In Qureshi and State Farm, the Applicant claimed he worked for “Fire Experts” a fire safety company. In support of this, he offered two cheques that were never cashed for $2,000.00 each. His evidence was that his employer had told him not to cash the cheques. He conceded that he was never paid for his work. Just prior to the arbitration, he re-filed his tax returns for the year of the accident, and declared $4,000.00 in gross employment income from this employment.
Let’s briefly chat about what “gross employment income” is:
“gross employment income” means salary, wages and other remuneration from employment, including fees and other remuneration for holding office, and any benefits received under the Employment Insurance Act (Canada), but excludes any retiring allowance within the meaning of the Income Tax Act (Canada) and severance pay that may be received.
You will note a distinct disconnect between several of the income sources above. The definition requires both EI, and severance pay to have been “received” but lacks any clarity to if employment income had to be received in order to qualify as “gross employment income.”
Of course, this leaves the system open to fraud and misrepresentation. One of the checks that has been put into the system is the requirement that any income be reported under the Income Tax Act. Failure to do so will result in the IRB payable being calculated “without reference” to the unreported income:
(5) If, under the Income Tax Act (Canada) or legislation of another jurisdiction that imposes a tax calculated by reference to income, a person is required to report the amount of his or her income, the person’s income before an accident shall be determined for the purposes of this Part without reference to any income the person has failed to report contrary to that Act or legislation.
This leads to an interesting problem. In this case, the Applicant admits that he was never paid for his “work”. What duty did he have to report it? Note section 5(1) of the Income Tax Act:
5 (1) Subject to this Part, a taxpayer’s income for a taxation year from an office or employment is the salary, wages and other remuneration, including gratuities, received by the taxpayer in the year.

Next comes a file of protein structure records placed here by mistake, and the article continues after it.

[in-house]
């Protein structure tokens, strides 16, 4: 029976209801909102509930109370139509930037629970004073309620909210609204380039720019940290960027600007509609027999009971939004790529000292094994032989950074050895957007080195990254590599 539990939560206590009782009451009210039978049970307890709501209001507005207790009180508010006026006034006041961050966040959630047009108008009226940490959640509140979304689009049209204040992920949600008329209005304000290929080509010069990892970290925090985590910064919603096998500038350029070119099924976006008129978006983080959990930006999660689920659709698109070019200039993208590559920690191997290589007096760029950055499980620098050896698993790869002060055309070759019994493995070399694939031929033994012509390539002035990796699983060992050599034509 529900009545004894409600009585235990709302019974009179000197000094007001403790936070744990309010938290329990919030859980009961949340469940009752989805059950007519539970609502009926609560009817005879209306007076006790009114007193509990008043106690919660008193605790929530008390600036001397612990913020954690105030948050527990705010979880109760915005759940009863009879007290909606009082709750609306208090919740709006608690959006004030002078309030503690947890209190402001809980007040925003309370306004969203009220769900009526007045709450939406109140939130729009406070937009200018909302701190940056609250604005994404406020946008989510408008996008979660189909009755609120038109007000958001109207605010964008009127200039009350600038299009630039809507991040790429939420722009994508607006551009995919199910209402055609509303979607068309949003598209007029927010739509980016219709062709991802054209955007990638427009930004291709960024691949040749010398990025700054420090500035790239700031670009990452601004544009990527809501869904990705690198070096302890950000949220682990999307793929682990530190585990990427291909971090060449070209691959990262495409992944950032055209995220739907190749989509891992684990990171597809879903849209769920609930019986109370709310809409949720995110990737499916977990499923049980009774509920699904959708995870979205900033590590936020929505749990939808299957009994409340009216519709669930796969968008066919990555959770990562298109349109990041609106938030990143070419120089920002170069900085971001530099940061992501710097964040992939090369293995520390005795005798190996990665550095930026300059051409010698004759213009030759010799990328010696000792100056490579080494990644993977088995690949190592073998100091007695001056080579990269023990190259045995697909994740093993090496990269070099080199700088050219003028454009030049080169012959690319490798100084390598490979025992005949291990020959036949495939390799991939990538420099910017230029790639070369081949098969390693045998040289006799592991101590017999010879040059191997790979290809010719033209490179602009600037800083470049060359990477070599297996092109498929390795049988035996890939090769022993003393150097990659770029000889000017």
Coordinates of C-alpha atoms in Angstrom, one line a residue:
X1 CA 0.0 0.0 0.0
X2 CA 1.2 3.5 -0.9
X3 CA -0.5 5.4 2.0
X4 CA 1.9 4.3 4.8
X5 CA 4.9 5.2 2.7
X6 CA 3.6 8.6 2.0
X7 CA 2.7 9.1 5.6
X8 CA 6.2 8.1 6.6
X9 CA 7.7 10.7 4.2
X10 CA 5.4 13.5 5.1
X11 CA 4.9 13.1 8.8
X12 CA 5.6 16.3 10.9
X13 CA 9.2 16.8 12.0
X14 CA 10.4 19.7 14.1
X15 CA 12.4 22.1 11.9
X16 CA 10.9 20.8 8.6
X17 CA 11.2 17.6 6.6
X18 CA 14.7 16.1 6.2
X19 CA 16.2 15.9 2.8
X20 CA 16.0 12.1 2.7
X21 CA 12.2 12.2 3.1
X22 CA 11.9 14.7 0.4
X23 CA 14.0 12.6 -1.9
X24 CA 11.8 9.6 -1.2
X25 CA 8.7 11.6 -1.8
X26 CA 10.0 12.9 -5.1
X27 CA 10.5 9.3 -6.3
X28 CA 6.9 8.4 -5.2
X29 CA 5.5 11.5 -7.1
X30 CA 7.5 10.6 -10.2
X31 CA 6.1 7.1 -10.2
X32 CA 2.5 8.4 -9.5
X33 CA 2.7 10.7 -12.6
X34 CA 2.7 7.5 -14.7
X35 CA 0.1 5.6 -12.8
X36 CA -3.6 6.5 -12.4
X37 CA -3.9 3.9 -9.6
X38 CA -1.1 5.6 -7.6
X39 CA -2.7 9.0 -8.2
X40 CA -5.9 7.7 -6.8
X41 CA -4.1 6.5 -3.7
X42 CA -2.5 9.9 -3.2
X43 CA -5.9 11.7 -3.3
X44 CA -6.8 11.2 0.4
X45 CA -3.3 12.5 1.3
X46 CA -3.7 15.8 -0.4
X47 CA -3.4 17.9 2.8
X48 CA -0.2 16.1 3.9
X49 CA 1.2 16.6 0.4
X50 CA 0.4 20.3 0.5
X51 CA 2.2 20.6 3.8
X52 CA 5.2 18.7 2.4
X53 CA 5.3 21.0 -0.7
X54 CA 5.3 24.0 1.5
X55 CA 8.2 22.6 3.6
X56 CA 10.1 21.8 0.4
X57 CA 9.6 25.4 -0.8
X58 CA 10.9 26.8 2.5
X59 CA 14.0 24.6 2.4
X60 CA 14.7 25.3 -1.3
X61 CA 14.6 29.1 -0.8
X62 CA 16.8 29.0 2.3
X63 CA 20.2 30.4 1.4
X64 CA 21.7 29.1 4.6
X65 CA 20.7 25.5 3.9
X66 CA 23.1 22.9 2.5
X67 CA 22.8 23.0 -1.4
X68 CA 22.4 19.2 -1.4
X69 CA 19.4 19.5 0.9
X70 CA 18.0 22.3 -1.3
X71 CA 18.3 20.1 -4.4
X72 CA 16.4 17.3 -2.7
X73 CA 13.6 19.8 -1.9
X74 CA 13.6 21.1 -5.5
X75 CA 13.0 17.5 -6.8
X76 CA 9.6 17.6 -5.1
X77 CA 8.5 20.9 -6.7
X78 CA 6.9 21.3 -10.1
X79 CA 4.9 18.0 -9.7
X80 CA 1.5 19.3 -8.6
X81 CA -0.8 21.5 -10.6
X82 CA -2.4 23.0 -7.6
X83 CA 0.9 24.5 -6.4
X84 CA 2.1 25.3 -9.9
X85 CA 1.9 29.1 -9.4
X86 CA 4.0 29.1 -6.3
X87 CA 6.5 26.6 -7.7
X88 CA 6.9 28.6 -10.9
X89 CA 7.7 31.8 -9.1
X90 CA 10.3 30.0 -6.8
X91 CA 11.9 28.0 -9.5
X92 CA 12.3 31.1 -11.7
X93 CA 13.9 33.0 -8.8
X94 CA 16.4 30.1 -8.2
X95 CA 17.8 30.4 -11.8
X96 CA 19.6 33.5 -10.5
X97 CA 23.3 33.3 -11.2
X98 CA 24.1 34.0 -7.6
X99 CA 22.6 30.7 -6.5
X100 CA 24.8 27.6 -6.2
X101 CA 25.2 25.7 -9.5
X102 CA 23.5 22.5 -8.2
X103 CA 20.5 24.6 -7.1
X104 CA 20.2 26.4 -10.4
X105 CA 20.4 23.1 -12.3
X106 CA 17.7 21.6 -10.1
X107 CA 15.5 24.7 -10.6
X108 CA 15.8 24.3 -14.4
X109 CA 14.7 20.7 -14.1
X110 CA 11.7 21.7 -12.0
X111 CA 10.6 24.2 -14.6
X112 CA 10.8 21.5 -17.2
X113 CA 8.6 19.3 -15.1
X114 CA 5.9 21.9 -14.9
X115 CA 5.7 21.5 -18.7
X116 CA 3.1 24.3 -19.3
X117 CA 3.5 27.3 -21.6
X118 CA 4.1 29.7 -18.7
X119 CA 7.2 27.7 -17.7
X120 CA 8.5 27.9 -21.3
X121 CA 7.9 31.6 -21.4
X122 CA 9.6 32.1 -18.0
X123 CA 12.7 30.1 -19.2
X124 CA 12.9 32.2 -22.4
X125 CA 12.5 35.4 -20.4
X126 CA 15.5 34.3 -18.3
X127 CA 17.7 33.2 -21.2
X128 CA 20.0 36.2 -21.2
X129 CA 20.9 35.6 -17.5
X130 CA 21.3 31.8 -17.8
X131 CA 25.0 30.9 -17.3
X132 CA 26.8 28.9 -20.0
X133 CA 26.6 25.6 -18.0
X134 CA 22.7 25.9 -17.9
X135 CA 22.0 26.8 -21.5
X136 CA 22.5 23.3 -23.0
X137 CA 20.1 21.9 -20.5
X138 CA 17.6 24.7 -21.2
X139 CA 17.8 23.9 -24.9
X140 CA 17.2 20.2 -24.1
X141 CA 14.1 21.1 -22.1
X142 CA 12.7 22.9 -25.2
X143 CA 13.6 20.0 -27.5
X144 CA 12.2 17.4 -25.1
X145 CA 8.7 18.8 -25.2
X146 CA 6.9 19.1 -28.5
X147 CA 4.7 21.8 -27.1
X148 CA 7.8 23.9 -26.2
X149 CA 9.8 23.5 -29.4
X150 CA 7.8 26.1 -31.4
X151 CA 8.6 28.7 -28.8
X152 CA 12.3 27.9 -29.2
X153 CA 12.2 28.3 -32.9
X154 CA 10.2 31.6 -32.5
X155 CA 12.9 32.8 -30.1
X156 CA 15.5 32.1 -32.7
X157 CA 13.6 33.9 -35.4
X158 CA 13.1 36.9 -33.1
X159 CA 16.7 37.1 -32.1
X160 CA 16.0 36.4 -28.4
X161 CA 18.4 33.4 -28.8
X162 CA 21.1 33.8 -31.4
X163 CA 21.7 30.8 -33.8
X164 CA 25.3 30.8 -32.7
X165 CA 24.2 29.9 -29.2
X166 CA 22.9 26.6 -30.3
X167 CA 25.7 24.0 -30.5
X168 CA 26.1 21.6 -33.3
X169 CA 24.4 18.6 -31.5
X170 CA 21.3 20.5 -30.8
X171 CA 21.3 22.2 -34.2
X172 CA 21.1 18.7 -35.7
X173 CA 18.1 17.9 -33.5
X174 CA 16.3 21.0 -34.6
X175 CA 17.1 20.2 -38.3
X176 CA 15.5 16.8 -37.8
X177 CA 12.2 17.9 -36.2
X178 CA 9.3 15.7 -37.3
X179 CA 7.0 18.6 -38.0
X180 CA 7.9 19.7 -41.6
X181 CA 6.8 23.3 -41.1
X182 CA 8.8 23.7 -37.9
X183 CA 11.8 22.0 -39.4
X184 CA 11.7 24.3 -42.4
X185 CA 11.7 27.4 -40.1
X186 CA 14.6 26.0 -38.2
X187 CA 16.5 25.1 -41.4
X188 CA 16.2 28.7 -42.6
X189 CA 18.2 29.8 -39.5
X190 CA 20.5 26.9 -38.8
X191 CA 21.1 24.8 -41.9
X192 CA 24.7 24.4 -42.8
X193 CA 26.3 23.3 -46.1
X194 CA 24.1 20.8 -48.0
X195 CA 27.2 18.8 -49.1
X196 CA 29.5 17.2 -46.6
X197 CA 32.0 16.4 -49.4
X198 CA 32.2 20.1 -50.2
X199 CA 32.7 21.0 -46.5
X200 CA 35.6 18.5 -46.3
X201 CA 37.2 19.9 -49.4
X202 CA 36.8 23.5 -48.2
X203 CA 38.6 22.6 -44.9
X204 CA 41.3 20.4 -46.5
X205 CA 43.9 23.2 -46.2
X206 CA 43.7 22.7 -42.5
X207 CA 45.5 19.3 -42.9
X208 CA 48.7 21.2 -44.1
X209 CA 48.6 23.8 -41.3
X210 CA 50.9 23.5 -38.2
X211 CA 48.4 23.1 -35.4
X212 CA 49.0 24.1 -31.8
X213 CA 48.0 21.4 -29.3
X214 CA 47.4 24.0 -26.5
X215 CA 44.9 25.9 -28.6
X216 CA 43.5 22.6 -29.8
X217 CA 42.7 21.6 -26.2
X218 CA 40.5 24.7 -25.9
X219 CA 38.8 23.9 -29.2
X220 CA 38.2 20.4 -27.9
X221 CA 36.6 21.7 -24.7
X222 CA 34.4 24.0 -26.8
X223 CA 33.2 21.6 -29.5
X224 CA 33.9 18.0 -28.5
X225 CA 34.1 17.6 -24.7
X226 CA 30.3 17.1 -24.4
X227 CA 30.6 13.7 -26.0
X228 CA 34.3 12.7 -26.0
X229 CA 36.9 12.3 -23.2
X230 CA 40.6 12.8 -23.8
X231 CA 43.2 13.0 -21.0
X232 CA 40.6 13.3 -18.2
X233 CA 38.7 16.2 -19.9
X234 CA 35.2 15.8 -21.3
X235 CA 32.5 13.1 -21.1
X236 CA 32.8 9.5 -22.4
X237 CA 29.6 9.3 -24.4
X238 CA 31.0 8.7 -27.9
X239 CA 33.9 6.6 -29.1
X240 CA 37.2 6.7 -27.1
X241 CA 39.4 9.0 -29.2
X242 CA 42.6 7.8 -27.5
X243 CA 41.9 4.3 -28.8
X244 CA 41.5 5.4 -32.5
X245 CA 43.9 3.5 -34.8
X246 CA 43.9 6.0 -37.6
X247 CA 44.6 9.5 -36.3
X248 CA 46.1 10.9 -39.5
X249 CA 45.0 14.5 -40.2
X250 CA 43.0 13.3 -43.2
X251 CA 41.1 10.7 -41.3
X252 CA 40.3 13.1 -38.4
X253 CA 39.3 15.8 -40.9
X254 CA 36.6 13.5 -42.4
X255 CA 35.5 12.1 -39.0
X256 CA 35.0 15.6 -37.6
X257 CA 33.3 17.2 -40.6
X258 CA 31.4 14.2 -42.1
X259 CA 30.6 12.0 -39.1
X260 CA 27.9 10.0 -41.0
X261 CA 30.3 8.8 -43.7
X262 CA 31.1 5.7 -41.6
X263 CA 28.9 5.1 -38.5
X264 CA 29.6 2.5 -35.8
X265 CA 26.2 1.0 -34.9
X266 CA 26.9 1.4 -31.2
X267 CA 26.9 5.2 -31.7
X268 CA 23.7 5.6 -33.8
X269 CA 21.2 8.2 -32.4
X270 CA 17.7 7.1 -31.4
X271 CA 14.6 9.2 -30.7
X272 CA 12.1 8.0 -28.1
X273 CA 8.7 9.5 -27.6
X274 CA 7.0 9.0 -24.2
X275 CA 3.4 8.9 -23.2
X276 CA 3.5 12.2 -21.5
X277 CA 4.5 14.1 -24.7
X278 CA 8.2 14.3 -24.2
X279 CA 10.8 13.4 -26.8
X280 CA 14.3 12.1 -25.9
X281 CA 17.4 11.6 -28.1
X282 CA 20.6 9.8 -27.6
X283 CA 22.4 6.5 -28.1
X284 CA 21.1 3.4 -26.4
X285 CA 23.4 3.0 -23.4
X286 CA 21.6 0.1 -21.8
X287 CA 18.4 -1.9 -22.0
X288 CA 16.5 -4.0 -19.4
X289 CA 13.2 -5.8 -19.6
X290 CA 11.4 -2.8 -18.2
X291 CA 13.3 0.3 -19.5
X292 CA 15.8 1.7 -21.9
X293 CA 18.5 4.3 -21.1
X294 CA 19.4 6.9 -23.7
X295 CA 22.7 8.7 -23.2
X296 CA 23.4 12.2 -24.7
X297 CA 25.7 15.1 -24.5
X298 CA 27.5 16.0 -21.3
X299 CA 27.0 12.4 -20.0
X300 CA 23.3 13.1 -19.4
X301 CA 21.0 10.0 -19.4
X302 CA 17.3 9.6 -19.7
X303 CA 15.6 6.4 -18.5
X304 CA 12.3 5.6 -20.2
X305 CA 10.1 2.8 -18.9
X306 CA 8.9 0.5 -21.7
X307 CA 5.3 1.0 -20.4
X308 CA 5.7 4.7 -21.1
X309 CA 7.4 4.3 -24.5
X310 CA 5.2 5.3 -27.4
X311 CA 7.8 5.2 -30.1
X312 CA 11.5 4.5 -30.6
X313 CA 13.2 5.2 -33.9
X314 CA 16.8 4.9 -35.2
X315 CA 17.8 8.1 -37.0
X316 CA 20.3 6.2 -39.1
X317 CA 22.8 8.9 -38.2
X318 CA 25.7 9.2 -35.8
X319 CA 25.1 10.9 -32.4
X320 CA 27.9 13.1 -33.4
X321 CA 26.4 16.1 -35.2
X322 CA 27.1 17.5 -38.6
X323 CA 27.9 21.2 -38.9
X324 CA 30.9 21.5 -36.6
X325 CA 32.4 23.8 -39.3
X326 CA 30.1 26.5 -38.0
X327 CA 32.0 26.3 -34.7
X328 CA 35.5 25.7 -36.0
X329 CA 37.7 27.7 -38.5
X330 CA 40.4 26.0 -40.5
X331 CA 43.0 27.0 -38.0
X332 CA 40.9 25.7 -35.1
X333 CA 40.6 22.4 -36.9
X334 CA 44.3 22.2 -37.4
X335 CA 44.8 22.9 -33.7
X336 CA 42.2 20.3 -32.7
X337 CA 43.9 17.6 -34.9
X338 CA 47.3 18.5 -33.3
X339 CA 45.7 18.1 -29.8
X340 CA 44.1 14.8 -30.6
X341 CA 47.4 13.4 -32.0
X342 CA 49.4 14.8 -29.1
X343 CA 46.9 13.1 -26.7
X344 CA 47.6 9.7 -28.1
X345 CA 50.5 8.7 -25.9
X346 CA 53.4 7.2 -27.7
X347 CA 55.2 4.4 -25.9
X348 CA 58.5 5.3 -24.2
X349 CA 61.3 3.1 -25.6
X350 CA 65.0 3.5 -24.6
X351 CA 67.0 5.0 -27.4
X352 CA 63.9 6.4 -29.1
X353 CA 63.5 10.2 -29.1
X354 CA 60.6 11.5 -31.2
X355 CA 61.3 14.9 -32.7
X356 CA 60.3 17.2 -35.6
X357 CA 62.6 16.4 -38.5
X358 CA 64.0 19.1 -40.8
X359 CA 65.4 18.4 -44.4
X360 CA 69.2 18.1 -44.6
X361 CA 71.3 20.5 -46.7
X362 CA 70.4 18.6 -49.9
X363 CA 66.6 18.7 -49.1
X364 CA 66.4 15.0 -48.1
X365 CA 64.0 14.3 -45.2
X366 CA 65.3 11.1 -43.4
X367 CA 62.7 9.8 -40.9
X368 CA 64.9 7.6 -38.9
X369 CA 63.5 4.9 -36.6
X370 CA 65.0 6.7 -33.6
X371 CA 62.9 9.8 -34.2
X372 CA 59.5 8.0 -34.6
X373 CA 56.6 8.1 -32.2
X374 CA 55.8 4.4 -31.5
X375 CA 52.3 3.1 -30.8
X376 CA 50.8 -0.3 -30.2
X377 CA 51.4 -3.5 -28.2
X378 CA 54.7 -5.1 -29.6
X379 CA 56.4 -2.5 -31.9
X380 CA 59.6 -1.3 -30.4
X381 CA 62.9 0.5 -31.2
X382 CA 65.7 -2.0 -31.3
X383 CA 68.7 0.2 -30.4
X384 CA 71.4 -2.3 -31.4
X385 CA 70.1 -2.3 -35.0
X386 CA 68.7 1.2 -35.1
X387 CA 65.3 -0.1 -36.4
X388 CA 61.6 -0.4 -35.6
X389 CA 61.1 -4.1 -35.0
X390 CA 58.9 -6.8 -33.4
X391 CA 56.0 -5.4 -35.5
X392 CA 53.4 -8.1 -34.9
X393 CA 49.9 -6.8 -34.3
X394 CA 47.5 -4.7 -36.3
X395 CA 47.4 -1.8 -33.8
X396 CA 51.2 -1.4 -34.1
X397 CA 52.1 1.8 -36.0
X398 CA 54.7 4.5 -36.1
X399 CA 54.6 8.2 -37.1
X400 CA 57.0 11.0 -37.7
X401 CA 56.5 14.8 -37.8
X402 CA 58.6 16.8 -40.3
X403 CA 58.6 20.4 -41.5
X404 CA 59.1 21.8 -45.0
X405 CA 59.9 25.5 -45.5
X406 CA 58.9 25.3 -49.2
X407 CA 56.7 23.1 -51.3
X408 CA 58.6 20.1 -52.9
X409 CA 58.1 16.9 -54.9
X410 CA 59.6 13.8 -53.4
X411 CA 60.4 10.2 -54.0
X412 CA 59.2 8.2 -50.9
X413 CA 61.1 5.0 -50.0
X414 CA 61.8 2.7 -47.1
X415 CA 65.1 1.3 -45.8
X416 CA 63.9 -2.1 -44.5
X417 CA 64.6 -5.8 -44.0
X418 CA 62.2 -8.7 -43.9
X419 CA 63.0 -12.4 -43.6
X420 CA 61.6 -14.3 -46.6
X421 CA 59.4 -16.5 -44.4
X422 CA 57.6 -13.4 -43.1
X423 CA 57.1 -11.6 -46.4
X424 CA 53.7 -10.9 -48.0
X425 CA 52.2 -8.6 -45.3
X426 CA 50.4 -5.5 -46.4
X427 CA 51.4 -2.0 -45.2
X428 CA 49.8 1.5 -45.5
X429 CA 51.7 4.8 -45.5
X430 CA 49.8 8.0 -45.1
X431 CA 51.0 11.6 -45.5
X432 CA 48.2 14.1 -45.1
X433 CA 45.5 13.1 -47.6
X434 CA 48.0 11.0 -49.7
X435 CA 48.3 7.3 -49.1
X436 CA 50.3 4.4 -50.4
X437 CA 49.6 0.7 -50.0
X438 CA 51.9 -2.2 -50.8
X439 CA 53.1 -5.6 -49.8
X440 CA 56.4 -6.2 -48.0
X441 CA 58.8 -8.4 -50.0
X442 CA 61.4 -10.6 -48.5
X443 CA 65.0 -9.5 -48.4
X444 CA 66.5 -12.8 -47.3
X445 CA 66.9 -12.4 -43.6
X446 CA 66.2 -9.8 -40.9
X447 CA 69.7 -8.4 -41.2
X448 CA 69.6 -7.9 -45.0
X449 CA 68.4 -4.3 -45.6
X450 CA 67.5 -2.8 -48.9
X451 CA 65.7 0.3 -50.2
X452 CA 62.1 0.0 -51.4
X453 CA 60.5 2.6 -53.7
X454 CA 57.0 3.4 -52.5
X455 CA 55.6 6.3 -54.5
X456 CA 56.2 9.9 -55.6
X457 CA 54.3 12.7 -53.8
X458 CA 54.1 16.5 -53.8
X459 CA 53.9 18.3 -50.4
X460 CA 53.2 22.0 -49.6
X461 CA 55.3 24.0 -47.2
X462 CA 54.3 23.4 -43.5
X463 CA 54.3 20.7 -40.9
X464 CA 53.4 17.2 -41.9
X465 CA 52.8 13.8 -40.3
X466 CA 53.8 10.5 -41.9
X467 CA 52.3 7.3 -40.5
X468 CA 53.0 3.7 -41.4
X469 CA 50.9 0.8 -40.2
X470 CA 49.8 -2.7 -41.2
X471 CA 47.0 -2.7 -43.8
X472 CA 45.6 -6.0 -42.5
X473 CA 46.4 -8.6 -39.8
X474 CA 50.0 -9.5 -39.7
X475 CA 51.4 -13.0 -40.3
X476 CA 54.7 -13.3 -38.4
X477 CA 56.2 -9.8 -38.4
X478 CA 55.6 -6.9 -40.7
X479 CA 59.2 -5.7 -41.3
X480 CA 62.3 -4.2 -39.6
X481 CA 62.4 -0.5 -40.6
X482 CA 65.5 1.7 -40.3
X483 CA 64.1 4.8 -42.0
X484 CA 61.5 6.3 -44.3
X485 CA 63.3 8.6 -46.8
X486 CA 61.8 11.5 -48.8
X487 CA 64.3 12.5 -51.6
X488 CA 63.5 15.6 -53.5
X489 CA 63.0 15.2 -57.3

To be subject to taxation in a given year, the income has to be received in that calendar year. This leads to the question of why the IRB should be calculated with reference to income that was never received?
Maybe it is just loose language in the statute. Observe section 7(3):
(3) The insurer may deduct from the amount of an income replacement benefit payable to an insured person,
(a) 70 per cent of any gross employment income received by the insured person as a result of being employed after the accident and during the period in which he or she is eligible to receive an income replacement benefit; and
(b) 70 per cent of any income from self-employment earned by the insured person after the accident and during the period in which he or she is eligible to receive an income replacement benefit.
From this section, are we being told that employed persons have to receive income in order for it to be deducted from incomre replacement benefits, but self employed persons only have to “earn” it? What is the difference?
There is only one solution to the problem at this time: Investigate, Investigate, Investigate. Statements from the employer and co-workers could help. An EUO at an early stage would set a baseline for any “changes” to the story at a later date.
Some clarity as to if the income has to be “received” in order to count would be nice. We may have to wait for an appeal decision for that.